Private property insepction
Buyers agent Michelle May highlights how our five senses are crucial to securing your dream home, and how you can stay in tune with yours. Image – Canva
  • Doing your due diligence is key to securing dream home, including staying in tune with your 5 senses
  • Sight, smell, sound, touch and taste are crucial to identifying red flags and possible costly issues
  • Senses are not a substitute for professional help, but will guide your property search says Michelle May

Due diligence is a phrase echoed by property experts across the nation, and is crucial to avoiding becoming stuck in a rut with a property dud.

While due diligence does mean employing the help of professionals to tick off tasks such as building assessments, pest inspections and handling contracts, your role as a buyer is not to be overlooked.

Buyers agent and Host of Buy Your Side podcast, Michelle May, highlights the role of utilising your five senses and why it’s important to stay in tune with them while on the property hunt.

1. Sight

Ms May acknowledged that while sight is always the first point of contact when searching for a property, it should never be the be-all end-all.

Ms May compared exploring online listings to swiping through dating app profiles, and agrees that while first impressions matter, they are never the only thing that counts.

“Just like Tinder or Bumble, sellers dress up their property and put its ‘good side’ on display to grab attention, get buyers through the door, and in many cases, cover up some of the qualities that aren’t so desirable.” 

Michelle May, Buyers Agent

While property styling can sometimes be a misleading attention-grab, Ms May encourages buyers not to bypass some hidden gems without expert styling or photographing.

“I’ve had to fight to get clients to come and see a property with me that they’d said no to after seeing the online listing and ended up loving in real life.

Look past the styling to see the bones of the house: the floor plan and the natural light once all of the lights have been turned off,” she said.

2. Smell

While a great smelling house feels inviting, smell can often be used in property showcases as a cover for nasty issues.

“Damp or musty smells suggest the presence of mould or mildew, putting the integrity of the house and your health at risk. Be wary of anything unpleasant from the toilet as poor pipes or sewage issues can be identified in a whiff.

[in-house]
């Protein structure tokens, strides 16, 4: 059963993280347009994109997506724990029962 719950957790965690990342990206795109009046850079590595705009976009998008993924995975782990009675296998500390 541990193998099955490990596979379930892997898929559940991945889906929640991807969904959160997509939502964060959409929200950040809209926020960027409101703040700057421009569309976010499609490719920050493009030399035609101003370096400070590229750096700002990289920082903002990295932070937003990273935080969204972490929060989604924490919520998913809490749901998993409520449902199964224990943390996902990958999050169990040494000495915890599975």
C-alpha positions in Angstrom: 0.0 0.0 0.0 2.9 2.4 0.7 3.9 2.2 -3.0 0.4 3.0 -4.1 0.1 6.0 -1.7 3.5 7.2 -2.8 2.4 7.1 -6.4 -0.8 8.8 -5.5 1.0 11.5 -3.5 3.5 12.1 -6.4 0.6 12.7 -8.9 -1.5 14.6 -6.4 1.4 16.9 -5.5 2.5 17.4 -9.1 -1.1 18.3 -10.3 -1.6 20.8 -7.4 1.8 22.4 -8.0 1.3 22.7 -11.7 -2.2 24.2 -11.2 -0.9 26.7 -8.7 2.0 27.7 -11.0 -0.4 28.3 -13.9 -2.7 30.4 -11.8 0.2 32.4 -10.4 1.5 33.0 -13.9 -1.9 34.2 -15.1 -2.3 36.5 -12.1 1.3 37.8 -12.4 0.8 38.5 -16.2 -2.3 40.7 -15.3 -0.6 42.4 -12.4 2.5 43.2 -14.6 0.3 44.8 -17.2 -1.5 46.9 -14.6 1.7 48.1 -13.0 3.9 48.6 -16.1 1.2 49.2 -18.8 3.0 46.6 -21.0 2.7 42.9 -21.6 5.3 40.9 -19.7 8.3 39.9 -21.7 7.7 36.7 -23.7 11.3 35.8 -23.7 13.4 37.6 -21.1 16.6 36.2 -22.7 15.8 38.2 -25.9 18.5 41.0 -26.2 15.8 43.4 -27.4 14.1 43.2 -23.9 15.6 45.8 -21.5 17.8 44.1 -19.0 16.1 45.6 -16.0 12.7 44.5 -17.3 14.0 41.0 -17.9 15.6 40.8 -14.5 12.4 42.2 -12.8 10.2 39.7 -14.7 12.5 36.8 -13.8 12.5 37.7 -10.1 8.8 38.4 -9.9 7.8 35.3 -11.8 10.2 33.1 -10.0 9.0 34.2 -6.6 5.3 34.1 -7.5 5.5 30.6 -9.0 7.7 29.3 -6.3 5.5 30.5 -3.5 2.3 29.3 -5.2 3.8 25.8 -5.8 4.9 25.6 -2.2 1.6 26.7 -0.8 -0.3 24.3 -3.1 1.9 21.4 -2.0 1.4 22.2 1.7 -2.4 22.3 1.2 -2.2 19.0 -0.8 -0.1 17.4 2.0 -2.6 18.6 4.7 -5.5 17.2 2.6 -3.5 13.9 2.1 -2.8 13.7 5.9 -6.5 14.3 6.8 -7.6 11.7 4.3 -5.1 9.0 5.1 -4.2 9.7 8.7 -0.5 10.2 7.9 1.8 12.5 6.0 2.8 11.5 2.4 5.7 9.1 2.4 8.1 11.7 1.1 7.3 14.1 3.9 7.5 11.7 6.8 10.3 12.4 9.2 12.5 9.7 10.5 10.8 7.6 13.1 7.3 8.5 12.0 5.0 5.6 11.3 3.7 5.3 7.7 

“And, don’t ignore the stench of stale cigarettes. You may think the current owners taking away all of their furniture will solve the problem; however, cigarette smoke can live in carpet and wallpaper for a long time,” Ms May warns.

Michelle May
Michelle May, Buyers Agent. Image – Supplied

In most cases though, Ms May said buyers are not to be immediately deterred by an odorous house, and can instead rectify the situation with an action plan.

3. Sound

Ms May advised buyers to pay particular attention to the noise level of the surrounding area, and arrange a private inspection to gain insight into the typical sounds.

Noise disturbances can pose a hefty disruption to a peaceful lifestyle, so she suggests buyers spend time in the local area especially if the property is close to a commercial zone.

“Does the local kebab shop get overrun with noisy patrons at 2am? Will the rumble of the dry cleaners disrupt your peaceful Sunday morning sleep-in?

“It pays to spend as much time as you can in the area to get a sense of what life will be like before committing,” she said.

4. Touch

Ms May said touch is essential to avoiding a purchase mistake, especially when you know what to look for.

Knocking on the plaster can indicate its quality as well as raise red flags, such as a hollow drummy sound which means the plaster has detached from the bricks and may require expensive repairs.

“Soft wood pliable to your touch can signify termite or bore damage, and you should also get a feel for the floor. If it feels springy or has a lot of movement, the piers of the house may be too small, or the joists could be decaying.

“Issues with the structure of a home are costly and time-consuming to repair, so take your time to get a feel for the house, literally.”

Michelle May, Buyers Agent

5. Taste

While Ms May suggest buyers don’t take this one too literally, getting a taste for the locale and ensuring this is an area you can see yourself enjoying is crucial.

“Visit the local coffee shop, check out the dinner specials at nearby restaurants and pay attention to the people and the lifestyles of your potential neighbours. They’ll be who you’re chatting to in the line at the Post Office,” she said.

While doing your own due diligence should not replace asking for help from the professionals, staying in touch with your senses and following your nose is essential to land your dream property in today’s tight market.

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